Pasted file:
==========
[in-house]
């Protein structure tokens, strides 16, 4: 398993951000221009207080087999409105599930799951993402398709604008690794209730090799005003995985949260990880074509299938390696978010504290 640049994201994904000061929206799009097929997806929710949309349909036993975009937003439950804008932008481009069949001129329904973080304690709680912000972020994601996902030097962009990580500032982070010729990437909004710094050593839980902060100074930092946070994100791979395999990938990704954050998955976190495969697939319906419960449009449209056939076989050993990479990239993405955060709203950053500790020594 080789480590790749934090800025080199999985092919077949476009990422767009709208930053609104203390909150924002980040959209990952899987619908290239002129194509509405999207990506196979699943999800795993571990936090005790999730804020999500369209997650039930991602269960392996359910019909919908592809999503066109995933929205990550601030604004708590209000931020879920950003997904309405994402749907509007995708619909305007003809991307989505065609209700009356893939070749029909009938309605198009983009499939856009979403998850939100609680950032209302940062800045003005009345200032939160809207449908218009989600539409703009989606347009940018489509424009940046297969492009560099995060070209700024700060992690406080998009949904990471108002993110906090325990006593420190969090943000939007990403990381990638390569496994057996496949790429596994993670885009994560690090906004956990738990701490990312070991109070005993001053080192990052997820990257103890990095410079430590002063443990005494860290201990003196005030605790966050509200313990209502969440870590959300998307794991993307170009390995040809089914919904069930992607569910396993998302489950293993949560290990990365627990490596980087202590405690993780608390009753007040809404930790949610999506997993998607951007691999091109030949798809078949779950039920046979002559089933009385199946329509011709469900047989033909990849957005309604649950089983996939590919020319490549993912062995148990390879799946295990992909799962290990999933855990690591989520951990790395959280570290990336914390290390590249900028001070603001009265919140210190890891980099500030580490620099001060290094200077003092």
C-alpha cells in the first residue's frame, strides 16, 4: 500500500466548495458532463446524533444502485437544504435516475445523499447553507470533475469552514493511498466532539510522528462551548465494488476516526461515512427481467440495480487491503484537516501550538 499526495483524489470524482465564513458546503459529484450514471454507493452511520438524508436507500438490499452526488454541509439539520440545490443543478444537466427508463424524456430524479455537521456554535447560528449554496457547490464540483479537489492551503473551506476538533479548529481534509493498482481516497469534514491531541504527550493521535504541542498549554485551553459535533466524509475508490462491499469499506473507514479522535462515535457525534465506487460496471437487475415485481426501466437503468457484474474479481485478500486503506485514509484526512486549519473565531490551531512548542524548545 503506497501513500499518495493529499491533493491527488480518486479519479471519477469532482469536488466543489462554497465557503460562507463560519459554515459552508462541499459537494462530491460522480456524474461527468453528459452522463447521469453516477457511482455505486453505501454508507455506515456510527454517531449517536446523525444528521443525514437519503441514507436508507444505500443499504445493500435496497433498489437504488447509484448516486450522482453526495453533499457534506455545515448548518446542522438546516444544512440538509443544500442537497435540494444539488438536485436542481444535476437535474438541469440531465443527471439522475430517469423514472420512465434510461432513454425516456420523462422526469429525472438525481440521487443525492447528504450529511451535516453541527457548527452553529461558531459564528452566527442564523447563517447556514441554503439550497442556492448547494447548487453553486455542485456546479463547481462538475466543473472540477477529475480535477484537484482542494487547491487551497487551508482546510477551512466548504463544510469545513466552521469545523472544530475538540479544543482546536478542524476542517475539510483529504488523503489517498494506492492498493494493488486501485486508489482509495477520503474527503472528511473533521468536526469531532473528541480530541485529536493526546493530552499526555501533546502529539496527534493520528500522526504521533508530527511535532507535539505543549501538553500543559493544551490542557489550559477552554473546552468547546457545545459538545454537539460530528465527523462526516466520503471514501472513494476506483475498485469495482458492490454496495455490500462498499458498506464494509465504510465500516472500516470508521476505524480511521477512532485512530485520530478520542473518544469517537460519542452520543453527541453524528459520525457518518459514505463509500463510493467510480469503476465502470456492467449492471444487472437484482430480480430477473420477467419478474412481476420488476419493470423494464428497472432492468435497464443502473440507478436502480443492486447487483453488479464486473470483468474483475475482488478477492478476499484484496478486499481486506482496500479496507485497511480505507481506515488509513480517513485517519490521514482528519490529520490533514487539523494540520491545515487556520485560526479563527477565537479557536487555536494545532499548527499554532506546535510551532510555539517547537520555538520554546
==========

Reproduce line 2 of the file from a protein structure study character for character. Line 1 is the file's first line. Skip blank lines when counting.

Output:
């Protein structure tokens, strides 16, 4: 398993951000221009207080087999409105599930799951993402398709604008690794209730090799005003995985949260990880074509299938390696978010504290 640049994201994904000061929206799009097929997806929710949309349909036993975009937003439950804008932008481009069949001129329904973080304690709680912000972020994601996902030097962009990580500032982070010729990437909004710094050593839980902060100074930092946070994100791979395999990938990704954050998955976190495969697939319906419960449009449209056939076989050993990479990239993405955060709203950053500790020594 080789480590790749934090800025080199999985092919077949476009990422767009709208930053609104203390909150924002980040959209990952899987619908290239002129194509509405999207990506196979699943999800795993571990936090005790999730804020999500369209997650039930991602269960392996359910019909919908592809999503066109995933929205990550601030604004708590209000931020879920950003997904309405994402749907509007995708619909305007003809991307989505065609209700009356893939070749029909009938309605198009983009499939856009979403998850939100609680950032209302940062800045003005009345200032939160809207449908218009989600539409703009989606347009940018489509424009940046297969492009560099995060070209700024700060992690406080998009949904990471108002993110906090325990006593420190969090943000939007990403990381990638390569496994057996496949790429596994993670885009994560690090906004956990738990701490990312070991109070005993001053080192990052997820990257103890990095410079430590002063443990005494860290201990003196005030605790966050509200313990209502969440870590959300998307794991993307170009390995040809089914919904069930992607569910396993998302489950293993949560290990990365627990490596980087202590405690993780608390009753007040809404930790949610999506997993998607951007691999091109030949798809078949779950039920046979002559089933009385199946329509011709469900047989033909990849957005309604649950089983996939590919020319490549993912062995148990390879799946295990992909799962290990999933855990690591989520951990790395959280570290990336914390290390590249900028001070603001009265919140210190890891980099500030580490620099001060290094200077003092």